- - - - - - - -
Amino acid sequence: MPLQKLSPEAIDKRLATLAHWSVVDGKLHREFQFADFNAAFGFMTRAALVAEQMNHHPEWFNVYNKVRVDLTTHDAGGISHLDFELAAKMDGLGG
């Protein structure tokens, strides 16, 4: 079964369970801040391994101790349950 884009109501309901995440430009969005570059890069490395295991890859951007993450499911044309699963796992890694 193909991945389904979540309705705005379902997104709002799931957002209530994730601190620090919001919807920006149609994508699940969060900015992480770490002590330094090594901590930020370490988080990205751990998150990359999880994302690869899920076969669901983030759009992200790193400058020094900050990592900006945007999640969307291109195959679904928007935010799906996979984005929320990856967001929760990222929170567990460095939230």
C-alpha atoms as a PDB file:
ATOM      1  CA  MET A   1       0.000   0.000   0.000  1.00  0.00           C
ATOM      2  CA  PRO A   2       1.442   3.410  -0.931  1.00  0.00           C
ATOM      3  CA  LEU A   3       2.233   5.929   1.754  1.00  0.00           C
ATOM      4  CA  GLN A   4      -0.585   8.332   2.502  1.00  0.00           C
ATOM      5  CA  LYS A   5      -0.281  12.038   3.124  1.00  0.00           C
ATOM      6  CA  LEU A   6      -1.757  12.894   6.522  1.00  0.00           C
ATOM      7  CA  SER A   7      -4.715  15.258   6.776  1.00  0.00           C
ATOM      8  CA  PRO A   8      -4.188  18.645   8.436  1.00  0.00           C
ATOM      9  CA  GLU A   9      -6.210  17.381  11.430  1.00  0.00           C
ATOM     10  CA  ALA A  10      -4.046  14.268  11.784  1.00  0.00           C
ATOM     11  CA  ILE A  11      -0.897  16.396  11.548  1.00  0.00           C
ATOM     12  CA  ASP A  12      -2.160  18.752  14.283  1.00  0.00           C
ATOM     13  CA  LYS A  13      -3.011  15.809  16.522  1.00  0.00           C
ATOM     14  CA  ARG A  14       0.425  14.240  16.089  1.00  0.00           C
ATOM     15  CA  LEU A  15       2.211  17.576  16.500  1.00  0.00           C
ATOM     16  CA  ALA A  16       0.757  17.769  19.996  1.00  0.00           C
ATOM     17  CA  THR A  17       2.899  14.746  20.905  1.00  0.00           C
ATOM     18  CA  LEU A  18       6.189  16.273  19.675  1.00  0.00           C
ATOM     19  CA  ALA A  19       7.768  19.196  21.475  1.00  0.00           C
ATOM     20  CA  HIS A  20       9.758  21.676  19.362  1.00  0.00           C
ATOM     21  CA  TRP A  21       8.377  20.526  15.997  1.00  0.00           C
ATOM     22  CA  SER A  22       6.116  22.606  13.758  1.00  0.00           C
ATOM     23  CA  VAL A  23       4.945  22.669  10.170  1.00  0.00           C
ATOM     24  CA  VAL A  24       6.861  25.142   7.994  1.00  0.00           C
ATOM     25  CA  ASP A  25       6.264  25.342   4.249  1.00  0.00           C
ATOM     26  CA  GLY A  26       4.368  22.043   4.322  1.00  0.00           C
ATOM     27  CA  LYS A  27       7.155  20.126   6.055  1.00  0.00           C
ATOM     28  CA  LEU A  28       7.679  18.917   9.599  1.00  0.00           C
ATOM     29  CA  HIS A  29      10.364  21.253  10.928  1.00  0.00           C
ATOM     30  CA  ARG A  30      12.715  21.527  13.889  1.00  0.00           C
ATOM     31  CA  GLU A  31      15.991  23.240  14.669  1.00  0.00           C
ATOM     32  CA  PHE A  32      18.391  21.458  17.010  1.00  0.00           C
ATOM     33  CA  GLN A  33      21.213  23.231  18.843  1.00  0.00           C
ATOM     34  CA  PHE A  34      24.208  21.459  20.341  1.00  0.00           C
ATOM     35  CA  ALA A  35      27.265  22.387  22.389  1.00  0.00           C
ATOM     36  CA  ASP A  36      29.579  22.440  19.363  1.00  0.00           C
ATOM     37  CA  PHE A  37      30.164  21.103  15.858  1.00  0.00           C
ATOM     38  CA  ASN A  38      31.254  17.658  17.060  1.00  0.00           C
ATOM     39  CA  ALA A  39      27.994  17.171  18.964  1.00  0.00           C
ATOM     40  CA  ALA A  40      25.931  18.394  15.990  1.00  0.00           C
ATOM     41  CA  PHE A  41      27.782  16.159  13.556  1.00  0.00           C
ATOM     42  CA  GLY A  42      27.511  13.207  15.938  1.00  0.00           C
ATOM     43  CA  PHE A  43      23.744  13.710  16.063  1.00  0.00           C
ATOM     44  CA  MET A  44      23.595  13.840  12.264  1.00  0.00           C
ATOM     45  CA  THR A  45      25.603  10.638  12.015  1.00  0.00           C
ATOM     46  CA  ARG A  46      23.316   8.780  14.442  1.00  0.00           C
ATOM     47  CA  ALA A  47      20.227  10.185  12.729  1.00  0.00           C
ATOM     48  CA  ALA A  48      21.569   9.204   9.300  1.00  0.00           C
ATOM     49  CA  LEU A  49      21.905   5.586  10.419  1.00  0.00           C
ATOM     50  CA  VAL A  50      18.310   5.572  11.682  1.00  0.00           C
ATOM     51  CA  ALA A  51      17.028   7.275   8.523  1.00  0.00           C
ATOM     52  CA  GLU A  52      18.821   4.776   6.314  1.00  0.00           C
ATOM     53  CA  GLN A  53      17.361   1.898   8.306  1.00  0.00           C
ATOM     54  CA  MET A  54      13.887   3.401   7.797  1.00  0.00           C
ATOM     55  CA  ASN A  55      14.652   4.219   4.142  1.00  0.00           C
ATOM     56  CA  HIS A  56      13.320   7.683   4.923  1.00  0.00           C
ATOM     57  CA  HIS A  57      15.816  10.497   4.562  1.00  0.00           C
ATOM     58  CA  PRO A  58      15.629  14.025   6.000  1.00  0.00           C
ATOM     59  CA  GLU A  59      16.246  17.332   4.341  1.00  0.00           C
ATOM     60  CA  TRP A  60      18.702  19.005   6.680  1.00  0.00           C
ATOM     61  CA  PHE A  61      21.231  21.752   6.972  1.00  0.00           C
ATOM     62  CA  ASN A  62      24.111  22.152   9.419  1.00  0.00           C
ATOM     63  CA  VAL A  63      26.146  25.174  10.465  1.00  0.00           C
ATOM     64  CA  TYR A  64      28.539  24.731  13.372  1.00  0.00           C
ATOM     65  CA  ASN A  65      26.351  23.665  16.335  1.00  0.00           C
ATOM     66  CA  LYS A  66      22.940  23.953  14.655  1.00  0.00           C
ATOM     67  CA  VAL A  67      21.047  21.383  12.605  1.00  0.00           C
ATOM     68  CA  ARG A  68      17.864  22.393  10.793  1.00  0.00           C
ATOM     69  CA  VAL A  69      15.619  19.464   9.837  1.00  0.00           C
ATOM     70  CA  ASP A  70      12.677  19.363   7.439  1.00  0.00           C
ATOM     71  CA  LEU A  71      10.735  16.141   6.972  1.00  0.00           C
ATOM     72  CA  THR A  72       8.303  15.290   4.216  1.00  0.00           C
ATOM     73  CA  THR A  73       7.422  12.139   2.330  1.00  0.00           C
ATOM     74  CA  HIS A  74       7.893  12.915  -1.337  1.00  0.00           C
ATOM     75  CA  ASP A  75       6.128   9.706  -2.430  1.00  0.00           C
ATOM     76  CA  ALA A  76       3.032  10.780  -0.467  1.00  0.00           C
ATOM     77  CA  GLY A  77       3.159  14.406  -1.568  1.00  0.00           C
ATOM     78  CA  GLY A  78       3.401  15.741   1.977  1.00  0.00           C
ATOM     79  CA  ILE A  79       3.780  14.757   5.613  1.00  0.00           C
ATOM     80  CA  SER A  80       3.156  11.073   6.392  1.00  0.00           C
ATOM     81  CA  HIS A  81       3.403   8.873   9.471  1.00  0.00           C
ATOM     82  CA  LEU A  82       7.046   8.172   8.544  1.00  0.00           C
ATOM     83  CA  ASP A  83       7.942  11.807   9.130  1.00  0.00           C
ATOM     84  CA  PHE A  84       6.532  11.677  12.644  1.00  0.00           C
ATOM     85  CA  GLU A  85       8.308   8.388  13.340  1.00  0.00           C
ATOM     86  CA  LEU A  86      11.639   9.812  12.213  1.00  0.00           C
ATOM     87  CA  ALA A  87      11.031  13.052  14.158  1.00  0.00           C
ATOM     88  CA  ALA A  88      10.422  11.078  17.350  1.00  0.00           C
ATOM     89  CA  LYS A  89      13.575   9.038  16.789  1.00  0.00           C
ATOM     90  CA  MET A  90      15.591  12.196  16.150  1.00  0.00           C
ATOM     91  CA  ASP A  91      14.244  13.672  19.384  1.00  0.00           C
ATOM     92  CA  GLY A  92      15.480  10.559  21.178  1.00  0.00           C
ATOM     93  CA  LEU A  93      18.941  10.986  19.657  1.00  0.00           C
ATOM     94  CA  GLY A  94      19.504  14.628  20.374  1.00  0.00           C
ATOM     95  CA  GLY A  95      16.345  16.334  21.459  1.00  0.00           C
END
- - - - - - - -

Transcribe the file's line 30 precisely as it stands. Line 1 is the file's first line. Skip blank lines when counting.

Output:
ATOM     27  CA  LYS A  27       7.155  20.126   6.055  1.00  0.00           C